We establish that we want to own the assets, and then the question is, what was the catalyst that caused the discount and can we make excess return due to the market correcting itself or reversion to the mean or, also, some activist-type event?
What would an 'activist-type' event look like?
That's when there's a lot of institutional holders of a particular closed-end fund. Each of these funds has a board of directors that must be re-elected every year or two. The fund company that manages the money doesn't have a lifetime contract: It has to be voted on by the shareholders and the board of directors. The fund is sold to 100% retail investors but if it gets beaten up enough, it attracts institutional investors, such as us, and we can potentially effect change to induce management to remedy the discount. And that's another nice edge, because we're not taking extra market risk to get that return. But if we can buy something at a 10% discount and there's a tender or some type of event that gets us out with a 2% discount, that's a very nice excess return that we can capture.
How do you use exchange-traded funds in your strategy?
Our principal strategy is a 60/40 Balance—about half of our assets are invested that way. We're trying to beat the combination of the Standard & Poor’s 500 Index and the Barclay Aggregate Bond Index, and we've been able to do that over the decade that we've been managing the strategy. We'll move around the ratio of closed-end funds we have depending on the market conditions. So we're not forced to own closed-end funds, if we get to periods where they're not attractive—like the spring of 2013—we can own very few and we'll focus more on ETFs and, conversely, when the opportunity arises we can swap out and increase our closed-end fund ownership in the portfolio.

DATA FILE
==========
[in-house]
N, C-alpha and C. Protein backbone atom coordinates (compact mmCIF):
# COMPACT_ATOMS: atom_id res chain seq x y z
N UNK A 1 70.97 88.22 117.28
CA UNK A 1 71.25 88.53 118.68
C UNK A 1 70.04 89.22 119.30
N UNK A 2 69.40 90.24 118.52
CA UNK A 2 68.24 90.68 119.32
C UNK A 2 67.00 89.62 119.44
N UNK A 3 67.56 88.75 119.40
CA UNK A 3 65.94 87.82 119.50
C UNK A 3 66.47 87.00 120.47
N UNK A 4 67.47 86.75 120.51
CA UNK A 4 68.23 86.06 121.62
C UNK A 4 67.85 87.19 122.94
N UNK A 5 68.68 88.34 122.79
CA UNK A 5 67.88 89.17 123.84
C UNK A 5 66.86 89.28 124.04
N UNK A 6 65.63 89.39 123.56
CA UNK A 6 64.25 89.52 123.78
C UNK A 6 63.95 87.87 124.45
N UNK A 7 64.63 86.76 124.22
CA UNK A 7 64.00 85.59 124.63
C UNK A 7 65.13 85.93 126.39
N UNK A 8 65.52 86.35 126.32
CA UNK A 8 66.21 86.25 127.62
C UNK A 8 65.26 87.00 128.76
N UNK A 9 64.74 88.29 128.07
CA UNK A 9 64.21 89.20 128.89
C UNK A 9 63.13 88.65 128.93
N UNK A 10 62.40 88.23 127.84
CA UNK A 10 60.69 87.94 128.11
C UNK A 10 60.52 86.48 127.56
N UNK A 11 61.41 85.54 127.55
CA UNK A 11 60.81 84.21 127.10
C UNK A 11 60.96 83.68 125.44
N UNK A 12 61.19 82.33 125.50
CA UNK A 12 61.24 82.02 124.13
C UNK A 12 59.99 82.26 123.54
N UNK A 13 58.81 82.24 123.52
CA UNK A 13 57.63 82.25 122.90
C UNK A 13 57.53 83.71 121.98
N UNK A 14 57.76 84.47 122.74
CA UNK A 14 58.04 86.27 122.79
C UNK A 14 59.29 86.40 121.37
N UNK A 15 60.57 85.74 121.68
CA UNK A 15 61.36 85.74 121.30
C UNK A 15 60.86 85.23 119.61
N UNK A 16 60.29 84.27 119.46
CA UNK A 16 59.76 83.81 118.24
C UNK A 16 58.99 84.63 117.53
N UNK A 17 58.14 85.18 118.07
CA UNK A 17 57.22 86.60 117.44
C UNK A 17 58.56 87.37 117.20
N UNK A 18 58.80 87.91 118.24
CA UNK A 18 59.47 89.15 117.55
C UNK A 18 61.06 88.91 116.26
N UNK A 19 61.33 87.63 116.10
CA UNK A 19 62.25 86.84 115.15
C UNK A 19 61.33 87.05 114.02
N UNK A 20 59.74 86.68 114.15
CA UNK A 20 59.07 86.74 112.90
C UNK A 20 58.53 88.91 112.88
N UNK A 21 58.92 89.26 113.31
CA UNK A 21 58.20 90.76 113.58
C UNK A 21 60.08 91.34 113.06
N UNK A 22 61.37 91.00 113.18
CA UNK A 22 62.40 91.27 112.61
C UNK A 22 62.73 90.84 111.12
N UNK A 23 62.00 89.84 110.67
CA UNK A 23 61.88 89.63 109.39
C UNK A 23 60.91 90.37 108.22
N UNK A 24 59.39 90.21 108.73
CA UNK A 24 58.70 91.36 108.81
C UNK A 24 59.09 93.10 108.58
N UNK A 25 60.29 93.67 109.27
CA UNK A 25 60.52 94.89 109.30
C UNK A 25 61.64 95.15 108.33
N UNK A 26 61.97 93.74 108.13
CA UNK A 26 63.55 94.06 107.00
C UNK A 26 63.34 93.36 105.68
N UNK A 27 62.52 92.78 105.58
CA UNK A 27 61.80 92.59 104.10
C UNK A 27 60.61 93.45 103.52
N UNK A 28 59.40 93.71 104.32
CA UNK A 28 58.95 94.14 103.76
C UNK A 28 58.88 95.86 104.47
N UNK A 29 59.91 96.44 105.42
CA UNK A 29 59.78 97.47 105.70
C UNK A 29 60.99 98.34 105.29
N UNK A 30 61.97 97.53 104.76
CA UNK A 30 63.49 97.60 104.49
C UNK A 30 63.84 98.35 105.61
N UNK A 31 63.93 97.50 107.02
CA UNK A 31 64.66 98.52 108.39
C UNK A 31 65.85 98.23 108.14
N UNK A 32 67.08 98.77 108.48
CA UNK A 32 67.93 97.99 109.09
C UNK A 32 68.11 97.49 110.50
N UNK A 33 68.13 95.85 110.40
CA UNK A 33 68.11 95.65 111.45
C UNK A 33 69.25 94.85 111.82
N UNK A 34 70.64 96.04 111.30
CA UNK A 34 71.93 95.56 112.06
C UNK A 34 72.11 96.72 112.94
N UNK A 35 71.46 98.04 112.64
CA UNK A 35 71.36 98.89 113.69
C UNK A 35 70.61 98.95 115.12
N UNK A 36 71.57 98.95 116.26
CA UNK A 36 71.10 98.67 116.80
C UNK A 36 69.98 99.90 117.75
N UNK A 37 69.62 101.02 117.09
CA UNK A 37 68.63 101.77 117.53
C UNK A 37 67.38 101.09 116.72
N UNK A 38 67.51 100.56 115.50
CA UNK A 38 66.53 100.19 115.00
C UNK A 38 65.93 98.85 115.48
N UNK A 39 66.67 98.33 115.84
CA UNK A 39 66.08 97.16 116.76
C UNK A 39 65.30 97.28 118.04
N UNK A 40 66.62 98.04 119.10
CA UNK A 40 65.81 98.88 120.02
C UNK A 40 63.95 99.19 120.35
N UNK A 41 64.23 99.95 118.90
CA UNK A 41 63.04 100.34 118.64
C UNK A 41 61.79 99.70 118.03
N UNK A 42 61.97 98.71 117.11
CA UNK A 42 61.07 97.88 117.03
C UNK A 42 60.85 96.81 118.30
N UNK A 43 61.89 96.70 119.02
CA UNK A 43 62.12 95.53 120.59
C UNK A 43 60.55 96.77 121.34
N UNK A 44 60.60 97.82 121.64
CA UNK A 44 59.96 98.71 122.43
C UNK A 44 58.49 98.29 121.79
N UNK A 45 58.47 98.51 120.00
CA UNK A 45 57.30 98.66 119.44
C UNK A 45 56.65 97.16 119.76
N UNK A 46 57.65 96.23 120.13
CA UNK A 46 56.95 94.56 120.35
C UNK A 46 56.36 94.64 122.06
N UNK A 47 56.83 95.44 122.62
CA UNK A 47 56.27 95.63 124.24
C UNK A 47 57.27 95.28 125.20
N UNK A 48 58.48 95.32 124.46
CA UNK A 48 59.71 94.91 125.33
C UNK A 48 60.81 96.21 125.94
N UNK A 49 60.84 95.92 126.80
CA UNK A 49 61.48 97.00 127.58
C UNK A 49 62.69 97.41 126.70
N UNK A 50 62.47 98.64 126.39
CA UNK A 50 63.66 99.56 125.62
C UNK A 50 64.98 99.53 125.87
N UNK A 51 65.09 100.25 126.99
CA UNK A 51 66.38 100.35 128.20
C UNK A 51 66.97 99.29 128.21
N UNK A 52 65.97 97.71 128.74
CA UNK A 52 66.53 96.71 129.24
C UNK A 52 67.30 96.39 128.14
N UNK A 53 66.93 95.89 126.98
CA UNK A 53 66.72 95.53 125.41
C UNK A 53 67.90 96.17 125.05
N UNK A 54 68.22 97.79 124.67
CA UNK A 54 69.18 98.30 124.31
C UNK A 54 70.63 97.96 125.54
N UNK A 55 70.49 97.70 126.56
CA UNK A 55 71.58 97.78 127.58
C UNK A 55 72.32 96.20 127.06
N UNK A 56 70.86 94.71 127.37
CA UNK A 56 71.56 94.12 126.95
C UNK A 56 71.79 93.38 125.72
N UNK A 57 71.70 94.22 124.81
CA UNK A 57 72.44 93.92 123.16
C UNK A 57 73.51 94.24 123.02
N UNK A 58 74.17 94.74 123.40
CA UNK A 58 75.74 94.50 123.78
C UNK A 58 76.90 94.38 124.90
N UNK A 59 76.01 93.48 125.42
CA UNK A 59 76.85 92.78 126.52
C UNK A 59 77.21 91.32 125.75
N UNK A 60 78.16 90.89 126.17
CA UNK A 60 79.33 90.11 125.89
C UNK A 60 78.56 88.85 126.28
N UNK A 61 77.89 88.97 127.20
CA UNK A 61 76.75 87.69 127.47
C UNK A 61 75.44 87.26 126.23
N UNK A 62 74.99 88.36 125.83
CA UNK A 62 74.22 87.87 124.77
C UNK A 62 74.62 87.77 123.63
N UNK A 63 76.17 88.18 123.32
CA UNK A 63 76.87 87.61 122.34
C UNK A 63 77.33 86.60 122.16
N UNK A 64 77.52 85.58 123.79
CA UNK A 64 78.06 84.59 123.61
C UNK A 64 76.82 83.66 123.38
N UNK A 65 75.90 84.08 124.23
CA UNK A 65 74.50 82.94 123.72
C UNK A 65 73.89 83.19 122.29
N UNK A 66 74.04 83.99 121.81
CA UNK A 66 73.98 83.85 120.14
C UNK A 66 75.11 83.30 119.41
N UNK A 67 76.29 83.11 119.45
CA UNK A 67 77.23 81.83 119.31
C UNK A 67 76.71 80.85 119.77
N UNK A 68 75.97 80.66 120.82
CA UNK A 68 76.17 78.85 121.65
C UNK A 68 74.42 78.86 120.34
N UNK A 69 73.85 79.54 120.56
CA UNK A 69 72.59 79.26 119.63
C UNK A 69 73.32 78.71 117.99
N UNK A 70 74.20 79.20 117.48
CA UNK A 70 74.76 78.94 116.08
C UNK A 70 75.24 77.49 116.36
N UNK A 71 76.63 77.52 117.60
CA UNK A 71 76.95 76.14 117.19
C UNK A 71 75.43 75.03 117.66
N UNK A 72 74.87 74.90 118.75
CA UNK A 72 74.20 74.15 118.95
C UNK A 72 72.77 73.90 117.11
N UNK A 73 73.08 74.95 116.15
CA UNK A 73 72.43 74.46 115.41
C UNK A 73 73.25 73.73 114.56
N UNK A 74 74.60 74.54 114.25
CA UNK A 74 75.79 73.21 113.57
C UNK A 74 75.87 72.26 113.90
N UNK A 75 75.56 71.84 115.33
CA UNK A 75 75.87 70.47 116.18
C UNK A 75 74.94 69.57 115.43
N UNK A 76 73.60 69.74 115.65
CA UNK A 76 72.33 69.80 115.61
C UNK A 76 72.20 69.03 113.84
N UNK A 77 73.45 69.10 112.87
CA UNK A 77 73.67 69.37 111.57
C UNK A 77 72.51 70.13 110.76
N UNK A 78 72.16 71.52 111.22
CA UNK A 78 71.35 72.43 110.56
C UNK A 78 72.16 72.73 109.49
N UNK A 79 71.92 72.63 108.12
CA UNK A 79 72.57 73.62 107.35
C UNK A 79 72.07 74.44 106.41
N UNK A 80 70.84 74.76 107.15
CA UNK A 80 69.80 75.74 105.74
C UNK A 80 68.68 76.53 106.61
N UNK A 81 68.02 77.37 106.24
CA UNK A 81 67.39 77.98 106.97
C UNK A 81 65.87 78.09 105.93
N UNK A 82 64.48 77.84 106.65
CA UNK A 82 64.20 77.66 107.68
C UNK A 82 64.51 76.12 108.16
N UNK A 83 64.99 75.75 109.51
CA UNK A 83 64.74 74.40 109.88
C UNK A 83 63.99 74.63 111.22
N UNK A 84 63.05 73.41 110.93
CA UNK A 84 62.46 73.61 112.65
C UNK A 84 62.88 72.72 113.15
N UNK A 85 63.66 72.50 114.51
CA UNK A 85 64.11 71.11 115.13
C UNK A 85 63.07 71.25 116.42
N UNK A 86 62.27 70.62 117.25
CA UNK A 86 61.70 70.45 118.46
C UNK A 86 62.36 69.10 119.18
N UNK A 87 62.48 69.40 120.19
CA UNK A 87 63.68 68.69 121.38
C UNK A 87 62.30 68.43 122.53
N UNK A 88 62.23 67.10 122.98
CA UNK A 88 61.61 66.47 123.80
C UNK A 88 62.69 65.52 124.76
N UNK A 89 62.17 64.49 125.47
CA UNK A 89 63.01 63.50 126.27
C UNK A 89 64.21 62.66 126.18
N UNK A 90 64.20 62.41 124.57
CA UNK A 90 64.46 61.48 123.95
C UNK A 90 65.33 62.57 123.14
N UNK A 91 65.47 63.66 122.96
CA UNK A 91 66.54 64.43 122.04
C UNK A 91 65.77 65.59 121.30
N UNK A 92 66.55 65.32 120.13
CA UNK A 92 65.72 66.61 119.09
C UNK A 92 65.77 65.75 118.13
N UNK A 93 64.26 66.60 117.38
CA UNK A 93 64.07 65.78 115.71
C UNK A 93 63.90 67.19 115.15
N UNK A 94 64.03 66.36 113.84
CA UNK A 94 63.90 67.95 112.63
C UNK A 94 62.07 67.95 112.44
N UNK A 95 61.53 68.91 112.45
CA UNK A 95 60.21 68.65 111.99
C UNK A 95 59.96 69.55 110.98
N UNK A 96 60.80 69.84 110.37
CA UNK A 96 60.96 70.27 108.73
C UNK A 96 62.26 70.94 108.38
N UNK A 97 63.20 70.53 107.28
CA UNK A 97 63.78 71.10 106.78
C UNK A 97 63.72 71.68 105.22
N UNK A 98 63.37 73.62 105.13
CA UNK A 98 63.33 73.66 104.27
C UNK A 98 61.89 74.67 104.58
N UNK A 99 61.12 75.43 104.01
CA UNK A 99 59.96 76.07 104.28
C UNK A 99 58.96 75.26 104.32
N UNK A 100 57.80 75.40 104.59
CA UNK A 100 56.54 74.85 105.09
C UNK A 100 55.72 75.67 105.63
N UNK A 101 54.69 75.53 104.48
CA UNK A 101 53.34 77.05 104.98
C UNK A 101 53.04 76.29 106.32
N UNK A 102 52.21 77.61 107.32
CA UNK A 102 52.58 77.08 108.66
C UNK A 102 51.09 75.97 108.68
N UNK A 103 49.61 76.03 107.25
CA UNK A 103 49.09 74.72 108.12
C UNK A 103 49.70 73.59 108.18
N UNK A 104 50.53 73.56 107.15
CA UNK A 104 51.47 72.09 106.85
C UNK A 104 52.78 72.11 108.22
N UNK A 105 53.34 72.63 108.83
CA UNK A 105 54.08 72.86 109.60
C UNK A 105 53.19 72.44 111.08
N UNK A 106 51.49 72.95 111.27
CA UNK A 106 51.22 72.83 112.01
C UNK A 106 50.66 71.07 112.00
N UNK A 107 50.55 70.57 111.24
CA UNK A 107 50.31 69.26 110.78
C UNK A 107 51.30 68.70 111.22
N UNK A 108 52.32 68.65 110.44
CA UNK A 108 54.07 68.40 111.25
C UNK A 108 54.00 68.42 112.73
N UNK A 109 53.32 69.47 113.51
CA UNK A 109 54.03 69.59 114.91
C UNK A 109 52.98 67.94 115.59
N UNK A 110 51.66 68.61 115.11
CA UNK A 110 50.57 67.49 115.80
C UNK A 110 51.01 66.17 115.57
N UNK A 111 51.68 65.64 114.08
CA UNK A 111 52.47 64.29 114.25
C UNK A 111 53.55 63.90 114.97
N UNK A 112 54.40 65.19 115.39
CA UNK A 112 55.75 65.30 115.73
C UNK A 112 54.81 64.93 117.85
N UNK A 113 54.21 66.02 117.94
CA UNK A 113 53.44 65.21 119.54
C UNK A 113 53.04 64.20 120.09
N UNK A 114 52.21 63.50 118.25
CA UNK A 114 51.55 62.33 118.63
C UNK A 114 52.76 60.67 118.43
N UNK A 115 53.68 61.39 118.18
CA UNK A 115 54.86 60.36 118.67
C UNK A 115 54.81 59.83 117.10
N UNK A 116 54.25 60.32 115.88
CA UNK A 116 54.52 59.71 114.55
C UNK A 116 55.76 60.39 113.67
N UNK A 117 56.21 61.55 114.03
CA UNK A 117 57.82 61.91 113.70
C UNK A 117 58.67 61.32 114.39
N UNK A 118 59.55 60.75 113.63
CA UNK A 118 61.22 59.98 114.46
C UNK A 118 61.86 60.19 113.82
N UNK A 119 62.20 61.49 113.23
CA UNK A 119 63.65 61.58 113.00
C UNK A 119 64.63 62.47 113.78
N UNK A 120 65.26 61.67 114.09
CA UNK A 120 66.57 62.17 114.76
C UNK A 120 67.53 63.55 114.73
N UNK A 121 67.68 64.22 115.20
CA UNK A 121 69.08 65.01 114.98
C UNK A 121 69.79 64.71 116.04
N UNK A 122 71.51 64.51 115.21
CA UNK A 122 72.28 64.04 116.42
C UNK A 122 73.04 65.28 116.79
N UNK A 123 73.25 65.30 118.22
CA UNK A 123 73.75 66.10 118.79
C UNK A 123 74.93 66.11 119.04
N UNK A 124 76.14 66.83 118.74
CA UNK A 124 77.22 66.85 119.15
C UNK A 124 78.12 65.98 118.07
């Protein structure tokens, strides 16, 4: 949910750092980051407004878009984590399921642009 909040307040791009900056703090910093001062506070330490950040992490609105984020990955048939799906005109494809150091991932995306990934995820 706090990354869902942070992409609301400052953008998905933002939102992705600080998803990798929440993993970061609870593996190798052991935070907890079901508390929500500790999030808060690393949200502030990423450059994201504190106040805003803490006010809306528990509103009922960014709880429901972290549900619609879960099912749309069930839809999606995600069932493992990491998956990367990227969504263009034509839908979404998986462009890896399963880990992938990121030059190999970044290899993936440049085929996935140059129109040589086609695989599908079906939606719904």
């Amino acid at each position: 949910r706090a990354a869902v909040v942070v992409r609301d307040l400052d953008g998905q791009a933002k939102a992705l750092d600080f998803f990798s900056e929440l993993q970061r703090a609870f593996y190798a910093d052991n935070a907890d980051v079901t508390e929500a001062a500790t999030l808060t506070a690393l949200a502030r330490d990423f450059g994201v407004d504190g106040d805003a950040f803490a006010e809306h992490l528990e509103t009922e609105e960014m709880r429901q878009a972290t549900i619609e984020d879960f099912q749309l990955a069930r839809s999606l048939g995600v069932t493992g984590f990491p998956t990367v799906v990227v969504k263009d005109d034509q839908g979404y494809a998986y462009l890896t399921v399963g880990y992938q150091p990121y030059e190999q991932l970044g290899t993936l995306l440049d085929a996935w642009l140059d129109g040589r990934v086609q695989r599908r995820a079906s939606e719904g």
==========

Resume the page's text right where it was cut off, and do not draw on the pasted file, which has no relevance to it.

What are some of the funds you find attractive today?
One of our favorite funds is the BlackRock Credit Allocation Income Trust. BTZ is a multi-sector bond fund, which means it can invest in different asset classes in fixed-income, so it has a combination of mortgages, asset-backed and high-yield securities, and it's a $1.4 billion market cap. The factors we like about this fund are, first of all, it's trading at a discount of 13%, which is very steep. The fund also has some decent history; last year, which was the third-worst year for bonds since 1926, they managed to produce a positive return of 3.5% on net asset value, which we thought was phenomenal. They also increased their dividend last fall, and they're earning their dividend; at the market price right now, it yields 7.1%. It has an intermediate duration and some interest-rate risk, obviously, but not a lot compared to many other funds in the market.
This is a solid fund that is trading historically at a very depressed price and perhaps if 10-year rates stay in this 2.5-3% range for the time being, investors will start to flock to this fund and find it attractive.
Another fund we like is Eaton Vance Risk-Managed Diversified Fund. They use a variety of options strategies to provide lower volatility and produce a positive return. Last year, the underlying net asset value was up 16.5%. And what the investors get in return, they're not getting all the upside or downside of it, but it has a high distribution rate and pays a monthly dividend yielding 9.6%. Very attractive in this environment—it also trades at a discount of 8%.
Eaton Vance Management had to cut the dividend about four years ago, because it wasn't generating enough from the options and investors just dumped the fund in a pretty big way and it went from trading at a premium to trading at a discount. Eaton Vance has been very clear that they're going to attempt to keep the dividend unchanged and I think, over time, as that happens, more investors will come to this fund. And it's also trading cheaper than all the other Eaton Vance funds of a similar strategy—they have seven other covered-call funds that are trading at tighter discounts than this. So I think this is good for somebody who wants some equity exposure but they want lower volatility and are attracted to a fund with that level yield.